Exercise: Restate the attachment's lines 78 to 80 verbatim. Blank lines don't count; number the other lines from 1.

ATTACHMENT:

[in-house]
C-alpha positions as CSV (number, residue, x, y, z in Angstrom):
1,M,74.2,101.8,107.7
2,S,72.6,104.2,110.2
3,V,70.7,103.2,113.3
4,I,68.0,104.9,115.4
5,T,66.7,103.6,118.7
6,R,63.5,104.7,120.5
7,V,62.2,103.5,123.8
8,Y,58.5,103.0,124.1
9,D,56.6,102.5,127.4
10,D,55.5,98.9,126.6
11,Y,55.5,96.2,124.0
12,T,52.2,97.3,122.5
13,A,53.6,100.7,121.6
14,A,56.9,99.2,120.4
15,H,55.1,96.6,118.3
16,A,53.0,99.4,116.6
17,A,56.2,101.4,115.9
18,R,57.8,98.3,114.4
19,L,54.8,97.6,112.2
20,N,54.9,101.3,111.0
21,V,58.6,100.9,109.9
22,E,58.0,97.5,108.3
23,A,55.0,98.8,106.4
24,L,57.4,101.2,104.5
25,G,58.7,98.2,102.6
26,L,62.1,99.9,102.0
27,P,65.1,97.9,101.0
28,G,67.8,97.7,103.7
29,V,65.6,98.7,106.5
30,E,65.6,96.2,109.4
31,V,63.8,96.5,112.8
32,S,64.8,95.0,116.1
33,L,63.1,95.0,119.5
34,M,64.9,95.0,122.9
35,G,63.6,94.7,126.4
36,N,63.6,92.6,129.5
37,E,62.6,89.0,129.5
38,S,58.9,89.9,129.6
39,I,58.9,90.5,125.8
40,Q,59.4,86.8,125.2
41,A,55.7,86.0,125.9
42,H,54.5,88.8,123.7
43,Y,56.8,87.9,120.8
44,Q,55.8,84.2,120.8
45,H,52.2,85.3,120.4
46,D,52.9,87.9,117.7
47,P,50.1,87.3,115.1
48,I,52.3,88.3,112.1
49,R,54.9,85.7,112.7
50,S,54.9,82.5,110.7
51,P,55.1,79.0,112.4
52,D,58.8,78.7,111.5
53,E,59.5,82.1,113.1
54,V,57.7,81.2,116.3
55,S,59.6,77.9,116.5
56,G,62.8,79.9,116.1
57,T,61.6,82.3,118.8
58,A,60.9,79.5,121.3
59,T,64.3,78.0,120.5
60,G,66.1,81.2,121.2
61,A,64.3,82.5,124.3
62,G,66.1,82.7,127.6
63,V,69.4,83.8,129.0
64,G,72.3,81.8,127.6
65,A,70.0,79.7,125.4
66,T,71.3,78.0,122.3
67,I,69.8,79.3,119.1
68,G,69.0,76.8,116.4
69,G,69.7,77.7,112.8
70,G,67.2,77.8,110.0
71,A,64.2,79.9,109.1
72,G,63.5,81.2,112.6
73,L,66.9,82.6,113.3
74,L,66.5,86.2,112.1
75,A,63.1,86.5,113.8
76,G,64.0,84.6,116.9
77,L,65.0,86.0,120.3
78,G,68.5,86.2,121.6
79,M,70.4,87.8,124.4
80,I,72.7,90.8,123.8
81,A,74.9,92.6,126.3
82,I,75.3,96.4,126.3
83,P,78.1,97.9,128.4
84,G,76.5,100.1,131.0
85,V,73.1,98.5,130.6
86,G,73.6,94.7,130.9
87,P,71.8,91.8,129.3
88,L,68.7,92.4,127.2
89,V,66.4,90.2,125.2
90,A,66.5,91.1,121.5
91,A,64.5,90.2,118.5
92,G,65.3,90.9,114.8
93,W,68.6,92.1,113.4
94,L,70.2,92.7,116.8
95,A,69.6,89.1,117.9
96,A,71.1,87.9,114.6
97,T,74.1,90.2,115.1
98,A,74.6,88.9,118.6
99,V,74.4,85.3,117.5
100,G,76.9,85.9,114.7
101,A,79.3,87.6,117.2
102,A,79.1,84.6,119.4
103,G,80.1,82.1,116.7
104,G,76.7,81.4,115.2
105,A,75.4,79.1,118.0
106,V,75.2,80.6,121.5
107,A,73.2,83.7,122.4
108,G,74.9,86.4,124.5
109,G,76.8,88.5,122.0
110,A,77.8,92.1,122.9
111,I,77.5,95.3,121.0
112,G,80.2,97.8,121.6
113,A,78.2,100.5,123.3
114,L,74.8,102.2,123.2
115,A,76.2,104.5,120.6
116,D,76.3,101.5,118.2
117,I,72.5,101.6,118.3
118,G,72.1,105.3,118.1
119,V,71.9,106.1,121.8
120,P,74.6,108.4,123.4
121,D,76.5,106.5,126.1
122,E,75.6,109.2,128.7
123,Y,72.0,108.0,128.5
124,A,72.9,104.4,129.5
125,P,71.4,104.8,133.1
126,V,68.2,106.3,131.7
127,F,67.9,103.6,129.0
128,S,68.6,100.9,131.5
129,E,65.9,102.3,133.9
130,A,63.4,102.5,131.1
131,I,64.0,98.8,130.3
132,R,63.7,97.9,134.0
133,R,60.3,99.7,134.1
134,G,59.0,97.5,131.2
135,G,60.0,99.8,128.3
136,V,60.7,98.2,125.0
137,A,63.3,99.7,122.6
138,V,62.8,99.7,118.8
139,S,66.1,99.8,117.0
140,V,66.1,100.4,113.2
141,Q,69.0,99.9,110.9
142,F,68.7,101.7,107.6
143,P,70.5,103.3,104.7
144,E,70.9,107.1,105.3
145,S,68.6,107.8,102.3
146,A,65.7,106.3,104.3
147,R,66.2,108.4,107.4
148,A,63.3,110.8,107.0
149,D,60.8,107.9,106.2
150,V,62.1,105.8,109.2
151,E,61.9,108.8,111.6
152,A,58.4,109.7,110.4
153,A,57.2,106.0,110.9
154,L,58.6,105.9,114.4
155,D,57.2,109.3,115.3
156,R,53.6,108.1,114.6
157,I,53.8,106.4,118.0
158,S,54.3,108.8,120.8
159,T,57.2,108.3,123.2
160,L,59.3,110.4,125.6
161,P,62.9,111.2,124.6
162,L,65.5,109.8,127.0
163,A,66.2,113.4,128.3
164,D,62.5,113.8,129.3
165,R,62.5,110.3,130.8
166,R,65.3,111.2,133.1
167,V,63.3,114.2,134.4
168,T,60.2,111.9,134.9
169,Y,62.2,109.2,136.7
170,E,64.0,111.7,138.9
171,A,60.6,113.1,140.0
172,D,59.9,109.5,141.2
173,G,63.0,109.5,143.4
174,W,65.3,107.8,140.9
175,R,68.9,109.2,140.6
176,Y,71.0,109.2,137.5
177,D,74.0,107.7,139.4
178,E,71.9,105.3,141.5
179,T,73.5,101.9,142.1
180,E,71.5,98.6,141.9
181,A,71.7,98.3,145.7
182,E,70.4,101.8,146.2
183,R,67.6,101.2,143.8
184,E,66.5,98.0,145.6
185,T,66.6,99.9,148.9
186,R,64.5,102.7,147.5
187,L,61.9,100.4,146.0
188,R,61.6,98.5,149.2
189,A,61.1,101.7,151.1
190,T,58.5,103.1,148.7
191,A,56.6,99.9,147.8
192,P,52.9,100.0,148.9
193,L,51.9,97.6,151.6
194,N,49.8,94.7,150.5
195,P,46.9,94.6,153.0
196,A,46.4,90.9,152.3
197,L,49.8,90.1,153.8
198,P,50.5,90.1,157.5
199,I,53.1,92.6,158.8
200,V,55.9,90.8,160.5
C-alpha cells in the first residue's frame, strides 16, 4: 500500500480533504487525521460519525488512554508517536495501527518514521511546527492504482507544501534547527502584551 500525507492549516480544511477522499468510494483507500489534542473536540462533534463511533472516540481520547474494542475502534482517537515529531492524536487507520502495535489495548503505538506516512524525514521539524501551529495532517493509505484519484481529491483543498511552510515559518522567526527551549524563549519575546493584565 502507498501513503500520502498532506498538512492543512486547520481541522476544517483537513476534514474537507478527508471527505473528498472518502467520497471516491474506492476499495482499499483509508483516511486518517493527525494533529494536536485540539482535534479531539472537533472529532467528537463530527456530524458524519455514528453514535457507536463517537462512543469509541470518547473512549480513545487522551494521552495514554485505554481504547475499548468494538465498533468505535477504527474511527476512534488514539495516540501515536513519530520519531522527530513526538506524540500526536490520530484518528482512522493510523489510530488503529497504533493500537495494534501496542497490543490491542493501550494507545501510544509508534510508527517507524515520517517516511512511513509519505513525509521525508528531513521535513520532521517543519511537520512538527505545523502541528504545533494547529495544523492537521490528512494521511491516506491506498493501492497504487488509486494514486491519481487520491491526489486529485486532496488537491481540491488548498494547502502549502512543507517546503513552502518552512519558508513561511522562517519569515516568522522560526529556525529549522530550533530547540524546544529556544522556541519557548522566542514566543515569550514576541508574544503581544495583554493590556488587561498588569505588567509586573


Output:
76,G,64.0,84.6,116.9
77,L,65.0,86.0,120.3
78,G,68.5,86.2,121.6